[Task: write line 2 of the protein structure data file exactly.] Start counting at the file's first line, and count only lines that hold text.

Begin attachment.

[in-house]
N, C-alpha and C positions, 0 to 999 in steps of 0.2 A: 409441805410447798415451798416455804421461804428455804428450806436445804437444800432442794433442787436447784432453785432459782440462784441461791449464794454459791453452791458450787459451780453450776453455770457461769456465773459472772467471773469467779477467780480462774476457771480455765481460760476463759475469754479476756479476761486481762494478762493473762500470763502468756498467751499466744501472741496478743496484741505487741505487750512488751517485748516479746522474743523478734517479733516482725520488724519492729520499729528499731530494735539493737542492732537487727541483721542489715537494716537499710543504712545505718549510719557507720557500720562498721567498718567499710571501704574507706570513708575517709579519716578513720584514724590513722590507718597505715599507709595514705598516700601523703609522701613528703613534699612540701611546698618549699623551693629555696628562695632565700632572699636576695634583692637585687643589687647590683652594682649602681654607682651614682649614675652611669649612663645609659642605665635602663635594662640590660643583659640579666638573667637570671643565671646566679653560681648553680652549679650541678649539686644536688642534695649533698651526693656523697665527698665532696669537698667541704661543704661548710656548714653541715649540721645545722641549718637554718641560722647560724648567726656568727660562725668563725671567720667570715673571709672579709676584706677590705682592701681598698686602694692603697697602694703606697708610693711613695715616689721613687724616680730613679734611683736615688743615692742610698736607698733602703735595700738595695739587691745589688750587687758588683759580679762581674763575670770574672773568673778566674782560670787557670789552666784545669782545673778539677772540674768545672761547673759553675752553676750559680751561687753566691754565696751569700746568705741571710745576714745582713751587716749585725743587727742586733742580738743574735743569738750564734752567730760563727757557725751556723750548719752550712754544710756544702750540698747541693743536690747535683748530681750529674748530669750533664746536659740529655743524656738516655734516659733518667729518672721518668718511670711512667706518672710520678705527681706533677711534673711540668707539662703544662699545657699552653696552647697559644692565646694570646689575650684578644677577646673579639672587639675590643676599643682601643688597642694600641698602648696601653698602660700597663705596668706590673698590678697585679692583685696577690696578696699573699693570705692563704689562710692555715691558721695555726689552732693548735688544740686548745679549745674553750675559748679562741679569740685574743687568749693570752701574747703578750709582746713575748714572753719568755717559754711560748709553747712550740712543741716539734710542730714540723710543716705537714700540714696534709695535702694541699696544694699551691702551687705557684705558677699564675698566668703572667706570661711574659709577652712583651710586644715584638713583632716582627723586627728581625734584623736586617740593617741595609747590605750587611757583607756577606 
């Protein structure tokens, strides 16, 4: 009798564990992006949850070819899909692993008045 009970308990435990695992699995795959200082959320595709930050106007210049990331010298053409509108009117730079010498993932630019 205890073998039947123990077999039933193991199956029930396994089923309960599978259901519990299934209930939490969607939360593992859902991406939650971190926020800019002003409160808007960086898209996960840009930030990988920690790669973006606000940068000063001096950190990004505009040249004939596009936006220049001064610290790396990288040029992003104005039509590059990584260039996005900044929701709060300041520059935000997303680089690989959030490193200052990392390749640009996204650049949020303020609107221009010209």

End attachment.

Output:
N, C-alpha and C positions, 0 to 999 in steps of 0.2 A: 409441805410447798415451798416455804421461804428455804428450806436445804437444800432442794433442787436447784432453785432459782440462784441461791449464794454459791453452791458450787459451780453450776453455770457461769456465773459472772467471773469467779477467780480462774476457771480455765481460760476463759475469754479476756479476761486481762494478762493473762500470763502468756498467751499466744501472741496478743496484741505487741505487750512488751517485748516479746522474743523478734517479733516482725520488724519492729520499729528499731530494735539493737542492732537487727541483721542489715537494716537499710543504712545505718549510719557507720557500720562498721567498718567499710571501704574507706570513708575517709579519716578513720584514724590513722590507718597505715599507709595514705598516700601523703609522701613528703613534699612540701611546698618549699623551693629555696628562695632565700632572699636576695634583692637585687643589687647590683652594682649602681654607682651614682649614675652611669649612663645609659642605665635602663635594662640590660643583659640579666638573667637570671643565671646566679653560681648553680652549679650541678649539686644536688642534695649533698651526693656523697665527698665532696669537698667541704661543704661548710656548714653541715649540721645545722641549718637554718641560722647560724648567726656568727660562725668563725671567720667570715673571709672579709676584706677590705682592701681598698686602694692603697697602694703606697708610693711613695715616689721613687724616680730613679734611683736615688743615692742610698736607698733602703735595700738595695739587691745589688750587687758588683759580679762581674763575670770574672773568673778566674782560670787557670789552666784545669782545673778539677772540674768545672761547673759553675752553676750559680751561687753566691754565696751569700746568705741571710745576714745582713751587716749585725743587727742586733742580738743574735743569738750564734752567730760563727757557725751556723750548719752550712754544710756544702750540698747541693743536690747535683748530681750529674748530669750533664746536659740529655743524656738516655734516659733518667729518672721518668718511670711512667706518672710520678705527681706533677711534673711540668707539662703544662699545657699552653696552647697559644692565646694570646689575650684578644677577646673579639672587639675590643676599643682601643688597642694600641698602648696601653698602660700597663705596668706590673698590678697585679692583685696577690696578696699573699693570705692563704689562710692555715691558721695555726689552732693548735688544740686548745679549745674553750675559748679562741679569740685574743687568749693570752701574747703578750709582746713575748714572753719568755717559754711560748709553747712550740712543741716539734710542730714540723710543716705537714700540714696534709695535702694541699696544694699551691702551687705557684705558677699564675698566668703572667706570661711574659709577652712583651710586644715584638713583632716582627723586627728581625734584623736586617740593617741595609747590605750587611757583607756577606 